Click on the picture to view the testimony of defenders of public education.
Click here to view the testimony and read the transcripts of supporters of Strawberry Mansion High school.
Click here to view the testimony and read the transcripts of supporters of Mayfair School.
Transcripts of APPS members testimony before the SRC.
Transcripts are in the order of appearance at the meeting.
Click Diane Payne’s picture to read the transcript of her testimony before the SRC.
Click Ilene Poses picture to read the transcript of her testimony before the SRC.
Click Lynda Rubin’s picture to read the transcript of her testimony before the SRC.
Click Lisa Haver’s picture to read the transcript of her testimony before the SRC.
Click Barbara Dowdall’s picture to read the transcript of her testimony before the SRC.
Click Karel Kilimnik’s picture to read the transcript of her testimony before the SRC.
by Diane Payne
June 4, 2018
All four sitting commissioners were present for this meeting. Three members of APPS and several community members spoke in defense of public education, including six who opposed Dr. Hite’s plan to close Strawberry Mansion as a comprehensive high school. They cited reasons why the Strawberry Mansion community needs to keep a high school open in the rapidly gentrifying area.
To view these testimonies go to APPS.net
Commissioners Attempt to Justify Failing to Carry Out Their Public Duty
Two Commissioners offered justifications for voting to approve charter schools despite having serious concerns about them. Commissioner Fran Burns read a statement at the beginning of the meeting about the SRC’s approval of another Franklin Towne Charter school. Chairwoman Estelle Richman, along with Commissioner Burns, admitted that there were several areas in which the Philadelphia Hebrew Charter School (PHCS) application was deficient–just before voting to approve it.
At the previous meeting, APPS co-founder Lisa Haver asked the Commissioners to explain why they approved the Franklin Towne Charter Middle School (FTCMS) re-application after it had denied virtually the same application in February. APPS had sent the SRC a letter asking for an explanation but received no response. Haver pointed out that FTCMS had failed to address concerns raised by the Charter Schools Office (CSO) in over thirty areas. Burns said she had an explanation but would not answer until the next meeting (even though Haver had ceded most of her time so the SRC would answer then). At this meeting, Burns said that she voted to approve even though there was serious concerns because she felt the “conditions” imposed by the CSO addressed those concerns. That is, a charter operator can submit a seriously flawed application, not once but twice, and the CSO will rewrite it for them, adding conditions that the charter company had not yet agreed to, paving the way for the charter to begin to collect tax dollars.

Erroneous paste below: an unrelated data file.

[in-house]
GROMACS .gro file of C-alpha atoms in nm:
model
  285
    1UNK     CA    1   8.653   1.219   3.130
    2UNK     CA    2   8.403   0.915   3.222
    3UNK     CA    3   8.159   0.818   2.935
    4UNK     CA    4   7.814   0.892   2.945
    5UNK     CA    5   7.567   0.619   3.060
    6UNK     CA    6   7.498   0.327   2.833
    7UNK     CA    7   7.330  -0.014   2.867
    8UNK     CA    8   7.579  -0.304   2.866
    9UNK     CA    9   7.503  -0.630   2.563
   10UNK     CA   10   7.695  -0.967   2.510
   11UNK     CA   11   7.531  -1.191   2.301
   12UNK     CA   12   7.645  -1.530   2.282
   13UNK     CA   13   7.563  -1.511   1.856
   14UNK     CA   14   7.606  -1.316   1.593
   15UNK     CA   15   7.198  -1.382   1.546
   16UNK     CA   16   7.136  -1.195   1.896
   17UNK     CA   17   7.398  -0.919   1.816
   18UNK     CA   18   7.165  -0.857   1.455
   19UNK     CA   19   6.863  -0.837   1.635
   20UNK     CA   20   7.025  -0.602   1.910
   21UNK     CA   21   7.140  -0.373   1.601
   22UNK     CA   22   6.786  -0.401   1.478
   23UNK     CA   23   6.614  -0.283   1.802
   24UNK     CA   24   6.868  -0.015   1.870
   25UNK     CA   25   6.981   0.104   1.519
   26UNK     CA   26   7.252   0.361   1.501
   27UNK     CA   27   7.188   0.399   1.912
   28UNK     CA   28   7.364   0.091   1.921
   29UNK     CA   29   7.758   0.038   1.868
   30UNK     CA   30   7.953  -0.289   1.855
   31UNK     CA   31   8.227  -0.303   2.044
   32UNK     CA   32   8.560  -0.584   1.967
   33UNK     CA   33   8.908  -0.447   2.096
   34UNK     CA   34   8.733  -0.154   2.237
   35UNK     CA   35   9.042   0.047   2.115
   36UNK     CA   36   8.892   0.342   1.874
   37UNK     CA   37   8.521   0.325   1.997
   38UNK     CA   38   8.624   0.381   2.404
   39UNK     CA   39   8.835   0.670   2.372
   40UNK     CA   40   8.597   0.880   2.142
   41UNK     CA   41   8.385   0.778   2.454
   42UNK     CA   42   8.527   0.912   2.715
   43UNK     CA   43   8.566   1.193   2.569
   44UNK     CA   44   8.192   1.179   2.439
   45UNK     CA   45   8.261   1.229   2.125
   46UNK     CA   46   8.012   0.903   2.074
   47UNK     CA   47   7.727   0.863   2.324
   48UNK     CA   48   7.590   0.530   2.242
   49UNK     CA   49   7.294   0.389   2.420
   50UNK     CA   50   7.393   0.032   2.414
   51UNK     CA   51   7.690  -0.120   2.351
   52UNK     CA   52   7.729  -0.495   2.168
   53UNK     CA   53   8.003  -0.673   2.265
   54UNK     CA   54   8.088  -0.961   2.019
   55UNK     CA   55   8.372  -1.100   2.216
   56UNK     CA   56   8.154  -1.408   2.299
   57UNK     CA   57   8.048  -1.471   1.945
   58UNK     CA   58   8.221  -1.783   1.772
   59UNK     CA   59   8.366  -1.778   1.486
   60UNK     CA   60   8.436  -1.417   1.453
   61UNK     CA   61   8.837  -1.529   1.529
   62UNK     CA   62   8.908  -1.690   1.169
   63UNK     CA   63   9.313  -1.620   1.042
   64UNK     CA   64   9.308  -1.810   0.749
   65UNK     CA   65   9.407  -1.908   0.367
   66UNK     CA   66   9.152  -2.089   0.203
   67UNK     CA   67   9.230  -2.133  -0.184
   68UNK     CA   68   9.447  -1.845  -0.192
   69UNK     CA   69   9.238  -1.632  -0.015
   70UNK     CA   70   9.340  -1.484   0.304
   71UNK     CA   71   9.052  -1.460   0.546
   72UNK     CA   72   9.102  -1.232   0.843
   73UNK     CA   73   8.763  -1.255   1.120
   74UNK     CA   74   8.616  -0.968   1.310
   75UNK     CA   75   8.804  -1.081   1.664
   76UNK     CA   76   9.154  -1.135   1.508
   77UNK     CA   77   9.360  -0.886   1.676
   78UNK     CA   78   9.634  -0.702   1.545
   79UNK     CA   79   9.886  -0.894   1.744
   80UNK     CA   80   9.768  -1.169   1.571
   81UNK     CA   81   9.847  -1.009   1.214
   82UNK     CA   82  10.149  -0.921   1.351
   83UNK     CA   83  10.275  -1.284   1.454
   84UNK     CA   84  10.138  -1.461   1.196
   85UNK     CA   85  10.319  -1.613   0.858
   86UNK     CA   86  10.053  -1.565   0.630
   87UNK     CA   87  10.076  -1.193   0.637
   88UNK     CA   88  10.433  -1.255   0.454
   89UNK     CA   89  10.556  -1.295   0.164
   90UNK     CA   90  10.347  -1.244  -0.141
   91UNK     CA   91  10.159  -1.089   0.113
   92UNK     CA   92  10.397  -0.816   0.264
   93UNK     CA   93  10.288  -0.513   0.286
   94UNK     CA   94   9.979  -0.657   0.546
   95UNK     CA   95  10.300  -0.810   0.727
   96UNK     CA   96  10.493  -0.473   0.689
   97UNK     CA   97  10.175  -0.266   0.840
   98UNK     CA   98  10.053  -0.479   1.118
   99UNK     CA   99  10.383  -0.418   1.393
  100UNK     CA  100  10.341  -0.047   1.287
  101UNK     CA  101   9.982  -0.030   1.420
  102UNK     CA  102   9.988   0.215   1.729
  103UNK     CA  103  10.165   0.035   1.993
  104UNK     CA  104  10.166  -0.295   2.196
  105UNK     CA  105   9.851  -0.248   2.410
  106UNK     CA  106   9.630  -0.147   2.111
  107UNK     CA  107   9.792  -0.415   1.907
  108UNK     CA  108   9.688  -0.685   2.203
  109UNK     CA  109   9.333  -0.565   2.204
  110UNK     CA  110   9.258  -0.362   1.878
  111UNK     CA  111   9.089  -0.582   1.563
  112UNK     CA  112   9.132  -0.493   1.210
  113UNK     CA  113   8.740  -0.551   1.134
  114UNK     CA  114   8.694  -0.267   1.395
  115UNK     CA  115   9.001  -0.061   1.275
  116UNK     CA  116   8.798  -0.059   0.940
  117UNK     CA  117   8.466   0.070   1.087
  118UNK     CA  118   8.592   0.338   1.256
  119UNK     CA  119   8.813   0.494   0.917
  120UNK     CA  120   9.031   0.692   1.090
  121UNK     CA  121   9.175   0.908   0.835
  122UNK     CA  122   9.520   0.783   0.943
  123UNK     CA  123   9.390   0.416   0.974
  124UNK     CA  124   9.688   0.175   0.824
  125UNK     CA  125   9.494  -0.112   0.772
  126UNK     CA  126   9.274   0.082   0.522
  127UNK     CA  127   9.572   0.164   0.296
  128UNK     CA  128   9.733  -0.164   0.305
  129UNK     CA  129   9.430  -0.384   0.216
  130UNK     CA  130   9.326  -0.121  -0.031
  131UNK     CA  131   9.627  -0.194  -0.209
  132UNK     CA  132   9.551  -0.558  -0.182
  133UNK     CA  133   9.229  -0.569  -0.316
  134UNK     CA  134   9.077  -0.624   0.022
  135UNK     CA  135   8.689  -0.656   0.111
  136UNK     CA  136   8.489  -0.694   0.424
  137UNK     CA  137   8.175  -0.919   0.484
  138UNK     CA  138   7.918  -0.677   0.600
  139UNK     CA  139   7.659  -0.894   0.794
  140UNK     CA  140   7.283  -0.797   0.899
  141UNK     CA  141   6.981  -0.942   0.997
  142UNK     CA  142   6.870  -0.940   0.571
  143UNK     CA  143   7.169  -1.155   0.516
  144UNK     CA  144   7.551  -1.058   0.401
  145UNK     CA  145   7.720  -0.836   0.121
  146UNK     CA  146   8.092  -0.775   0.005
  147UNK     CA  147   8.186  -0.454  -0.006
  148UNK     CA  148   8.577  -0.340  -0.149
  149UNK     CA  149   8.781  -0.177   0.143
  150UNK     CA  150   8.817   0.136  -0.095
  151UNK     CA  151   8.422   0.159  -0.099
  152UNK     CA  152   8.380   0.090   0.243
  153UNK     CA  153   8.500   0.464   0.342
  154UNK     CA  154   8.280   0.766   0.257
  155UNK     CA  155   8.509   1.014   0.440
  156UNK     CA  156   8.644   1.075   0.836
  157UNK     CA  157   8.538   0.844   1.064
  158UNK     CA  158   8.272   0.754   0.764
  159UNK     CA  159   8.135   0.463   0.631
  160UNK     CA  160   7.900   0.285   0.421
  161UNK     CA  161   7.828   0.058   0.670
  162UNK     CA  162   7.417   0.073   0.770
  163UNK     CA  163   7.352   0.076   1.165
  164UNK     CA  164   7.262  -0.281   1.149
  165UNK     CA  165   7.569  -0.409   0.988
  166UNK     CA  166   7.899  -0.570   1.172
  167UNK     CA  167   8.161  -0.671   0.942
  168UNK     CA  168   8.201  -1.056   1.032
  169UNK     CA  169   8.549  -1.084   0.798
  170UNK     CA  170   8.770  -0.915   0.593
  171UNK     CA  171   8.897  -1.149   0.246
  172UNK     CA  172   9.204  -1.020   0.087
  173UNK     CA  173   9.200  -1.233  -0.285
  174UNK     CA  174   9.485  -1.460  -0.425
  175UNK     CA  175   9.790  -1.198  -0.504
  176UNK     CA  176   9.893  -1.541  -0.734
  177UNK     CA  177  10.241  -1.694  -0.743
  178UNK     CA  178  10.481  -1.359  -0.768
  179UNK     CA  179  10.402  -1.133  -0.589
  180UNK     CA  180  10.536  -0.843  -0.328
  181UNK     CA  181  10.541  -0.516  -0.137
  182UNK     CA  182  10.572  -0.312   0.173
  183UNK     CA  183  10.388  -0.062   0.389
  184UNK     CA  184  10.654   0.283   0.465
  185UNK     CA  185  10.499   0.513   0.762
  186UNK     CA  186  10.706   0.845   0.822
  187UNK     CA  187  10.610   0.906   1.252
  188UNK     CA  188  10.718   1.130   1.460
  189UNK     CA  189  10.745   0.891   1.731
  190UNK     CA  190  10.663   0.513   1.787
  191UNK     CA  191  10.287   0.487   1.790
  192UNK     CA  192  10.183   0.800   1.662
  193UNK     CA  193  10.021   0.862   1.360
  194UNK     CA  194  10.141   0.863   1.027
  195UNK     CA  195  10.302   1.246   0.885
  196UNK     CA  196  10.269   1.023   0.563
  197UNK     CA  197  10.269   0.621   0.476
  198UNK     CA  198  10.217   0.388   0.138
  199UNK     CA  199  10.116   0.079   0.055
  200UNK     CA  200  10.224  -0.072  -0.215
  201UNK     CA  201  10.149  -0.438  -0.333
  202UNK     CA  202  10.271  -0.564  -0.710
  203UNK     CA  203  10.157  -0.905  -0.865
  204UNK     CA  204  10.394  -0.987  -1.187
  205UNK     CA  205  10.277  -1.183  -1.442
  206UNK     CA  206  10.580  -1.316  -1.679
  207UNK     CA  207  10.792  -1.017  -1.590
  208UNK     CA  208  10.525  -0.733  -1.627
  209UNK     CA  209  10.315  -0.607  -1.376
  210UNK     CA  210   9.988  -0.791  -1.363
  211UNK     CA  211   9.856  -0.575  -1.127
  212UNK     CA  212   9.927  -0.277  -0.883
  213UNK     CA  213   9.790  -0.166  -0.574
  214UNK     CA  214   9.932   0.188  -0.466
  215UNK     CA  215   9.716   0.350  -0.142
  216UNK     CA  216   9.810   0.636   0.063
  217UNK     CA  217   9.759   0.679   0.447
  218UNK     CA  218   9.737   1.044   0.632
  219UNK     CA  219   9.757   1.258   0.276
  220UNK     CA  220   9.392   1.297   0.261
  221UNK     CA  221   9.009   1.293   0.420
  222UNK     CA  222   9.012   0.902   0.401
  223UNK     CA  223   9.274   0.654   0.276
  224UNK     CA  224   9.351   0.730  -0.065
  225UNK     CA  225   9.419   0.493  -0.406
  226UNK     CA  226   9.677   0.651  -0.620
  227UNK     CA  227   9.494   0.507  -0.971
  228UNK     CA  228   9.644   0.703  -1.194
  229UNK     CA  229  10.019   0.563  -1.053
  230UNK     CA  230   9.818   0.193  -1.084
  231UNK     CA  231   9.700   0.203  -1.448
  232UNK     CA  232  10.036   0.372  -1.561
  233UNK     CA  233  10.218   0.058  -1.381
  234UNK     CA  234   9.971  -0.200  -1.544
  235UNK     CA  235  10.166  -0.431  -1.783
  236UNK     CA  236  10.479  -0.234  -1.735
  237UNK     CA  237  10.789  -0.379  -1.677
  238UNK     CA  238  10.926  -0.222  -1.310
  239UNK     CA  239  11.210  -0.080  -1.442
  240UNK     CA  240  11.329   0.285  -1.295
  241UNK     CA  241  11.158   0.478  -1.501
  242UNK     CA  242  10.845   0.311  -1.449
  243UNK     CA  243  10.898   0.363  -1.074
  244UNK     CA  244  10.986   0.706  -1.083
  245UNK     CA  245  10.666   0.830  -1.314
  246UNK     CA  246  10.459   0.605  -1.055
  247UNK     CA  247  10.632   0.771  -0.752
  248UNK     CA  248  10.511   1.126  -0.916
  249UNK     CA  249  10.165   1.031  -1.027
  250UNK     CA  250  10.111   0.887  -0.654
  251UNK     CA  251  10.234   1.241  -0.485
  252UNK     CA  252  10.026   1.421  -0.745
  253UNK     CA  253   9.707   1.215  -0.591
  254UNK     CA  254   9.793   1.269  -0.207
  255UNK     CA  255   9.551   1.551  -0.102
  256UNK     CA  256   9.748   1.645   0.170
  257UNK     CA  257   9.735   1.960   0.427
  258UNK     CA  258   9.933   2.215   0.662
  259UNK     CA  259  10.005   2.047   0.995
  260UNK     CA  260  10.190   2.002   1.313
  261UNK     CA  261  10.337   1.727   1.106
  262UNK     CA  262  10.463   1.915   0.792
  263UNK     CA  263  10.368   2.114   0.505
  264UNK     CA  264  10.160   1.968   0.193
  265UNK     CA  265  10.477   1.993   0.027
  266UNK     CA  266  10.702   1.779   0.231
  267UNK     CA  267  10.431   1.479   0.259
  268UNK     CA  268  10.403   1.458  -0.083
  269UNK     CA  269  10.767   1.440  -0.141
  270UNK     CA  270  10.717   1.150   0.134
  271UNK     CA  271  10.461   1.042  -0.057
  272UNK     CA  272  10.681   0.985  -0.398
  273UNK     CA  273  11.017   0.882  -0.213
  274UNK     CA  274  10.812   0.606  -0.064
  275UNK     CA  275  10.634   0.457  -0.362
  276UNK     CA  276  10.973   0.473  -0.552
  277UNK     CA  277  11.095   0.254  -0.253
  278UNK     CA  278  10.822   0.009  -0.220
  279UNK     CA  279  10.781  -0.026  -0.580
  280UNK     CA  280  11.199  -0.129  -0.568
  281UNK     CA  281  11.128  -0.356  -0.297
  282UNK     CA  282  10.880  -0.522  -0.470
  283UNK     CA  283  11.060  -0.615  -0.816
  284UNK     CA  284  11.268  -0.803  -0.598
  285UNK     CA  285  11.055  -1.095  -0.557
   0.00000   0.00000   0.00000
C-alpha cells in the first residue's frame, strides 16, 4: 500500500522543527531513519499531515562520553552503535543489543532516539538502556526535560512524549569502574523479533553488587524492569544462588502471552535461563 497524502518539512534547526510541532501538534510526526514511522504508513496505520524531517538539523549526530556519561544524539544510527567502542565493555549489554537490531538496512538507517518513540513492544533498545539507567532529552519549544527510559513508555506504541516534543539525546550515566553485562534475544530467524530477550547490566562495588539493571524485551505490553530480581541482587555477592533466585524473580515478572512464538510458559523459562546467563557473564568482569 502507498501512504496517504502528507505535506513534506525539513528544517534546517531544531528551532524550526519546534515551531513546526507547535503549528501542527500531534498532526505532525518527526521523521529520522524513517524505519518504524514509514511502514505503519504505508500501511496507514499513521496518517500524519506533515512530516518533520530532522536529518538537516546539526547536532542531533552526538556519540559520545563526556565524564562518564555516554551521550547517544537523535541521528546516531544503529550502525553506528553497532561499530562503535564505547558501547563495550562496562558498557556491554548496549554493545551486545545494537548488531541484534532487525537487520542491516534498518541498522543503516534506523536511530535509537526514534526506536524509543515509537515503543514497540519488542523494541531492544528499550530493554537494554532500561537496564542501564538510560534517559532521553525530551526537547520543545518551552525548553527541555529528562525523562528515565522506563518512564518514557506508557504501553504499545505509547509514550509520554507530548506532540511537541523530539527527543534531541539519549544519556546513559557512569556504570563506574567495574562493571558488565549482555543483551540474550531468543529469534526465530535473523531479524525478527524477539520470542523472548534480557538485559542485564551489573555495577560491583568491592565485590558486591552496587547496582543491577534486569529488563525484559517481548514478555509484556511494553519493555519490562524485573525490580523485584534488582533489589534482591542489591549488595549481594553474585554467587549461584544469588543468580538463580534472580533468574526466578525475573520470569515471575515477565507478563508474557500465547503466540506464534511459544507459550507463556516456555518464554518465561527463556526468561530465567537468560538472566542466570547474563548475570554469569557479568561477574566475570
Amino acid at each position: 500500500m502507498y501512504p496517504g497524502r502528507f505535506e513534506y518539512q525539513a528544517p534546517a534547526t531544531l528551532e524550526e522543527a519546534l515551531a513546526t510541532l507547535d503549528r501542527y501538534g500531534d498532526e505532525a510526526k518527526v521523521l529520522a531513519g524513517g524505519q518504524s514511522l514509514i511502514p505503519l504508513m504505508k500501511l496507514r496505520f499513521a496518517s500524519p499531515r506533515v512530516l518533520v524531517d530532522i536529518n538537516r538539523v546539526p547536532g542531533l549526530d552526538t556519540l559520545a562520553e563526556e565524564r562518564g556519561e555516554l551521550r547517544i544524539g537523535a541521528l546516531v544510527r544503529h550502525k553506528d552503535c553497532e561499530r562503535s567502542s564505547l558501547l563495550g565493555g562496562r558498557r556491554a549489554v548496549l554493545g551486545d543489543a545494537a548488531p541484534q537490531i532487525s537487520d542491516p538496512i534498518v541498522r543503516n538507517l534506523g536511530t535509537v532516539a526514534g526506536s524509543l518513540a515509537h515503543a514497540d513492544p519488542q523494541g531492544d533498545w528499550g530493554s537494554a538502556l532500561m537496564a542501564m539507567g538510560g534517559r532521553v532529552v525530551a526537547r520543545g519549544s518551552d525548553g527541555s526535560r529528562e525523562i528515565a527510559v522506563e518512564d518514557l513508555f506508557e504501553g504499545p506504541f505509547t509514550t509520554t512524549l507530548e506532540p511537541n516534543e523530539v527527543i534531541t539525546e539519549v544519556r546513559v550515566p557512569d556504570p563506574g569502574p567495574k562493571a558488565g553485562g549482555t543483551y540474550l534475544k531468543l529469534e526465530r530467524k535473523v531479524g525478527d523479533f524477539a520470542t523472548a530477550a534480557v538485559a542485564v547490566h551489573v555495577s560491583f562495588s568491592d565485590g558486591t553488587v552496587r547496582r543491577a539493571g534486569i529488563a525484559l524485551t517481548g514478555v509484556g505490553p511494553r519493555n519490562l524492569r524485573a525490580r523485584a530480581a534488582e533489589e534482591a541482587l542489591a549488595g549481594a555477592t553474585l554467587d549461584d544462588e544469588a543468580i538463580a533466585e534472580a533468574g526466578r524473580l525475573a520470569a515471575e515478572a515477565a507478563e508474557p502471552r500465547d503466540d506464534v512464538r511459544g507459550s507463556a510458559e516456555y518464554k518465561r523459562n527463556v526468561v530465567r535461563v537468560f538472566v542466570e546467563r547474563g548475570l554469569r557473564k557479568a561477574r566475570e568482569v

by Diane Payne
June 1, 2018
SRC Limping to June 30th
Both the elected and appointed officials who control the SRC seem to hold the people of Philadelphia in very low regard. Mayor Kenney removed two of the previous Commissioners, Chris McGinley and Joyce Wilkerson, so that they would be able to serve on his newly-appointed school board. Their seats were filled by two placeholders, former SRC Chair Marge Neff and former district staff member Fran Burns. In addition, the SRC has been conducting business with only four seats filled because of Governor Wolf’s decision not to replace Farah Jimenez after she unexpectedly resigned in February. Bill Green showed his disrespect for district stakeholders by skipping yet another meeting (we’ve lost count of all the meetings he has been absent or late for in the last year). The charter schools Green supports can fire staff without explanation or due process, and Green can be absent without explanation or regard for the community. We did wonder whether the SRC withdrew two resolutions concerning charters just prior to the meeting, without explanation, because of Green’s absence. Present at this meeting were: Chairwoman Estelle Richman and Commissioners Fran Burns and Marge Neff.
Five members of APPS testified in support of public education at this meeting. In addition, four members of the public testified on behalf of public education.
SRC Spending Priorities Remain Unclear